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Configuring Superset


To configure your application, you need to create a file and add it to your PYTHONPATH. If your application was installed using docker-compose an alternative configuration is required. See for details.

The following is an example of just a few of the parameters you can set in your file:

# Superset specific config
ROW_LIMIT = 5000

# Flask App Builder configuration
# Your App secret key will be used for securely signing the session cookie
# and encrypting sensitive information on the database
# Make sure you are changing this key for your deployment with a strong key.
# Alternatively you can set it with `SUPERSET_SECRET_KEY` environment variable.
# You MUST set this for production environments or the server will not refuse
# to start and you will see an error in the logs accordingly.

# The SQLAlchemy connection string to your database backend
# This connection defines the path to the database that stores your
# superset metadata (slices, connections, tables, dashboards, ...).
# Note that the connection information to connect to the datasources
# you want to explore are managed directly in the web UI
SQLALCHEMY_DATABASE_URI = 'sqlite:////path/to/superset.db'

# Flask-WTF flag for CSRF
# Add endpoints that need to be exempt from CSRF protection
# A CSRF token that expires in 1 year
WTF_CSRF_TIME_LIMIT = 60 * 60 * 24 * 365

# Set this API key to enable Mapbox visualizations

All the parameters and default values defined in can be altered in your local Administrators will want to read through the file to understand what can be configured locally as well as the default values in place.

Since acts as a Flask configuration module, it can be used to alter the settings Flask itself, as well as Flask extensions like flask-wtf, flask-caching, flask-migrate, and flask-appbuilder. Flask App Builder, the web framework used by Superset, offers many configuration settings. Please consult the Flask App Builder Documentation for more information on how to configure it.

Make sure to change:

  • SQLALCHEMY_DATABASE_URI: by default it is stored at ~/.superset/superset.db
  • SECRET_KEY: to a long random string

If you need to exempt endpoints from CSRF (e.g. if you are running a custom auth postback endpoint), you can add the endpoints to WTF_CSRF_EXEMPT_LIST:


Specifying a SECRET_KEY

Adding an initial SECRET_KEY

Superset requires a user-specified SECRET_KEY to start up. This requirement was added in version 2.1.0 to force secure configurations. Add a strong SECRET_KEY to your file like:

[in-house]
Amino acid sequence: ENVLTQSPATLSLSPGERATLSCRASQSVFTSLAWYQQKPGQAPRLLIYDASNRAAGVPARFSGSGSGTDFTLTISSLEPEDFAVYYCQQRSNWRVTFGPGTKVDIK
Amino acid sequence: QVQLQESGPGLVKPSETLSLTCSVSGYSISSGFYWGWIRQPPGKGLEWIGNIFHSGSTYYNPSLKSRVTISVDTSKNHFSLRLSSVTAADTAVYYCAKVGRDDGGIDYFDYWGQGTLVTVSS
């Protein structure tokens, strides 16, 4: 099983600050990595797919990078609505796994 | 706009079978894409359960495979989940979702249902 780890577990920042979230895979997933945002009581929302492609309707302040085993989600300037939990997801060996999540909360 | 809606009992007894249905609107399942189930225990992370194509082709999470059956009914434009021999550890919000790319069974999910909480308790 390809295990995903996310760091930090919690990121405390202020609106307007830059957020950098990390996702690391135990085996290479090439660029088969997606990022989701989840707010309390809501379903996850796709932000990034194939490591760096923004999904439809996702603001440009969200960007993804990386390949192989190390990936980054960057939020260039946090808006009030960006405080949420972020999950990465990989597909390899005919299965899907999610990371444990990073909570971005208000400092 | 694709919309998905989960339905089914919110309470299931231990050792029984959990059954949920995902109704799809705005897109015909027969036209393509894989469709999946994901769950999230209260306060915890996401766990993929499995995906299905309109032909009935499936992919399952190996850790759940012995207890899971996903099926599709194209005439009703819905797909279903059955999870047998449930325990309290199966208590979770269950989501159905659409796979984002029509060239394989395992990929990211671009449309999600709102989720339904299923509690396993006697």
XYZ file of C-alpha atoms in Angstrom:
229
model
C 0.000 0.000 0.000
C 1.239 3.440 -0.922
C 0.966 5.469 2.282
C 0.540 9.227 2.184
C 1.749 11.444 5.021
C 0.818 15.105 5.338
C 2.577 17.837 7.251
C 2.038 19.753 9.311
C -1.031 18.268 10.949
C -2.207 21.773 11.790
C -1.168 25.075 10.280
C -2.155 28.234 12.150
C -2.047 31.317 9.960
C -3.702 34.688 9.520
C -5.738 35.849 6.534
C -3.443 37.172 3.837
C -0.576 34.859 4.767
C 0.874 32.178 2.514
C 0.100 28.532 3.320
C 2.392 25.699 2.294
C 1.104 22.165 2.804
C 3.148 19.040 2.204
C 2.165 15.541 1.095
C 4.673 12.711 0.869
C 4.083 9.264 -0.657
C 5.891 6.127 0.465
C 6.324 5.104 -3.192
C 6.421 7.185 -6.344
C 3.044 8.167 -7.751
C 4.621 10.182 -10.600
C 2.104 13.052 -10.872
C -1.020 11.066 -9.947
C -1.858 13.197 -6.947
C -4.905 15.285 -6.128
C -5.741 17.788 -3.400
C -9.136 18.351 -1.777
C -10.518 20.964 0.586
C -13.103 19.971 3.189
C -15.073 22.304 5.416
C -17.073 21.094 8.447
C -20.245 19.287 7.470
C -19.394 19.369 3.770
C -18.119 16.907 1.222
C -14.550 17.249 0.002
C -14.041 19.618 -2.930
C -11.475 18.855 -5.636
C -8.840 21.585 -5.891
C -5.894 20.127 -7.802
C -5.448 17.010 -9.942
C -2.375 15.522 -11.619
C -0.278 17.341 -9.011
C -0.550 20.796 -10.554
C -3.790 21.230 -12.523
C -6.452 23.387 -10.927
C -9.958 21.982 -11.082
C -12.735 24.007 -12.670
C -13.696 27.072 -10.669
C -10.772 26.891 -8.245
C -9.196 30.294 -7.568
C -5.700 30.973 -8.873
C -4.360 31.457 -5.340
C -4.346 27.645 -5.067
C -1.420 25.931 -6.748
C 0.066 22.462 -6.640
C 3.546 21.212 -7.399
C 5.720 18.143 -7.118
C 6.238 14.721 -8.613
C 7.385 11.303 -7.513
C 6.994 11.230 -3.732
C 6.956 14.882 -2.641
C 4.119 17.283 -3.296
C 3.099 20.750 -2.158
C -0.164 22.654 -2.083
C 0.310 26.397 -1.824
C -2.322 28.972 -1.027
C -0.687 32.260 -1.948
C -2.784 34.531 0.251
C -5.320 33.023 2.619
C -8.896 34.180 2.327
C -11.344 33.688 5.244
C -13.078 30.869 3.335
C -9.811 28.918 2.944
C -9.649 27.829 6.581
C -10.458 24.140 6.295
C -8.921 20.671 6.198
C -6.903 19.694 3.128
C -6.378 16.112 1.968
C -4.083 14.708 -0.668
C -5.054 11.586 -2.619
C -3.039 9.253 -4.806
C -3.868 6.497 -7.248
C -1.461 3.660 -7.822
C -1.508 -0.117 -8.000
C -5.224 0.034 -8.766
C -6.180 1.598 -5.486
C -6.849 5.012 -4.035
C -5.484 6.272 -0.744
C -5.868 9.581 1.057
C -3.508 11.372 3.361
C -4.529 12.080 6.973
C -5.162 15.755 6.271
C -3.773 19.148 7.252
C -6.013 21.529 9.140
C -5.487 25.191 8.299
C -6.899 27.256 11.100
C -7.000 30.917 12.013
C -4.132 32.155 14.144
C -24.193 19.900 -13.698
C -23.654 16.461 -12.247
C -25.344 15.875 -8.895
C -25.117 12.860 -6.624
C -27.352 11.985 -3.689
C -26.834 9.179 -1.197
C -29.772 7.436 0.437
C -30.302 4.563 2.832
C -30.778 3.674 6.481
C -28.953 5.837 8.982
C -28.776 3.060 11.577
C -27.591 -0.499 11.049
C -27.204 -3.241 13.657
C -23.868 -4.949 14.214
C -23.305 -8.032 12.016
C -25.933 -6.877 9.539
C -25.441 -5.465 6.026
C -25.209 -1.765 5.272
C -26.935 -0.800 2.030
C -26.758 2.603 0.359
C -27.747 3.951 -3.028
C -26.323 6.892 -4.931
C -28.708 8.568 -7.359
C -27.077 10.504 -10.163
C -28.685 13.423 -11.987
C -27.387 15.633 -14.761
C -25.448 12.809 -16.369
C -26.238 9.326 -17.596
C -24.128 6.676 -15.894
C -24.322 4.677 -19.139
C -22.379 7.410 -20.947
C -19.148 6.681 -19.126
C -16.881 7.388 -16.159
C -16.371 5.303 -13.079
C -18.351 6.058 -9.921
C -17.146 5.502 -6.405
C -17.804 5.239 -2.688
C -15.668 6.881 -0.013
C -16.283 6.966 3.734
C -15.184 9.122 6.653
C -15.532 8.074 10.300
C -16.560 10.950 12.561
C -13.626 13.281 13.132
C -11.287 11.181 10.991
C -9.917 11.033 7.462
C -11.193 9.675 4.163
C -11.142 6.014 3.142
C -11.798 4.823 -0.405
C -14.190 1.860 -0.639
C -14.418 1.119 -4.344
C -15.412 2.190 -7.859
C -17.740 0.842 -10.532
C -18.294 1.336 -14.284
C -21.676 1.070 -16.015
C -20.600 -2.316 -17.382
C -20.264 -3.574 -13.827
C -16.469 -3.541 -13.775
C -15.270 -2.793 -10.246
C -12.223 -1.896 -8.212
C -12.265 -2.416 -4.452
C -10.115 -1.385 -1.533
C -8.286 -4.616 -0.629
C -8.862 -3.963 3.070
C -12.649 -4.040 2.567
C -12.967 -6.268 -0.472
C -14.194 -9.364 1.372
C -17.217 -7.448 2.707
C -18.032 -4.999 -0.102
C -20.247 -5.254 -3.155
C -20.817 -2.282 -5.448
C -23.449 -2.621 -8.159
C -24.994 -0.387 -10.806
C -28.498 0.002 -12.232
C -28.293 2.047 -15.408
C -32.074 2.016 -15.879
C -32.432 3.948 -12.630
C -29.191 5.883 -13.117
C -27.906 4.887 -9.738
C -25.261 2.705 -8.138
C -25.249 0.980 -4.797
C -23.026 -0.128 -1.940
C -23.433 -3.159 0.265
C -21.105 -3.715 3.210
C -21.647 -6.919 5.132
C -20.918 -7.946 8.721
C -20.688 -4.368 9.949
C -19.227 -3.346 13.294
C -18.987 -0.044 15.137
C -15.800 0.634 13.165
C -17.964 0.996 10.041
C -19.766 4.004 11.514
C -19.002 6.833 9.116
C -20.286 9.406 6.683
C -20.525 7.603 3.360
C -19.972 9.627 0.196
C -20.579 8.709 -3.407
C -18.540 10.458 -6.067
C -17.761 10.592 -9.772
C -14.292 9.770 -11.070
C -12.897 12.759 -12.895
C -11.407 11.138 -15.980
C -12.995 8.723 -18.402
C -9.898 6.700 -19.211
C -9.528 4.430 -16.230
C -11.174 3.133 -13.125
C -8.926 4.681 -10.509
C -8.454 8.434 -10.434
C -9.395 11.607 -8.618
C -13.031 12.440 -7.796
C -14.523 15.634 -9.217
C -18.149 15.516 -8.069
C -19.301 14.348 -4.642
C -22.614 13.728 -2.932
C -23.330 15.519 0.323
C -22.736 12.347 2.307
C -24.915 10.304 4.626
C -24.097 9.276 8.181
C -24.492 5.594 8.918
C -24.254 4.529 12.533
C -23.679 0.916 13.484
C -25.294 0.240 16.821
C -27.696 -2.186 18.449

You can generate a strong secure key with openssl rand -base64 42.

Rotating to a newer SECRET_KEY

If you wish to change your existing SECRET_KEY, add the existing SECRET_KEY to your file as PREVIOUS_SECRET_KEY = and provide your new key as SECRET_KEY =. You can find your current SECRET_KEY with these commands - if running Superset with Docker, execute from within the Superset application container:

superset shell
from flask import current_app; print(current_app.config["SECRET_KEY"])

Save your with these values and then run superset re-encrypt-secrets.

Using a production metastore

By default, Superset is configured to use SQLite, which is a simple and fast way to get started (without requiring any installation). However, for production environments, using SQLite is highly discouraged due to security, scalability, and data integrity reasons. It's important to use only the supported database engines and consider using a different database engine on a separate host or container.

Superset supports the following database engines/versions:

Database EngineSupported Versions
PostgreSQL10.X, 11.X, 12.X, 13.X, 14.X

Use the following database drivers and connection strings:

DatabasePyPI packageConnection String
PostgreSQLpip install psycopg2postgresql://<UserName>:<DBPassword>@<Database Host>/<Database Name>
MySQLpip install mysqlclientmysql://<UserName>:<DBPassword>@<Database Host>/<Database Name>

To configure Superset metastore set SQLALCHEMY_DATABASE_URI config key on superset_config to the appropriate connection string.

Running on a WSGI HTTP Server

While you can run Superset on NGINX or Apache, we recommend using Gunicorn in async mode. This enables impressive concurrency even and is fairly easy to install and configure. Please refer to the documentation of your preferred technology to set up this Flask WSGI application in a way that works well in your environment. Here’s an async setup known to work well in production:

      -w 10 \
-k gevent \
--worker-connections 1000 \
--timeout 120 \
-b \
--limit-request-line 0 \
--limit-request-field_size 0 \
--statsd-host localhost:8125 \

Refer to the Gunicorn documentation for more information. Note that the development web server (superset run or flask run) is not intended for production use.

If you're not using Gunicorn, you may want to disable the use of flask-compress by setting COMPRESS_REGISTER = False in your

Configuration Behind a Load Balancer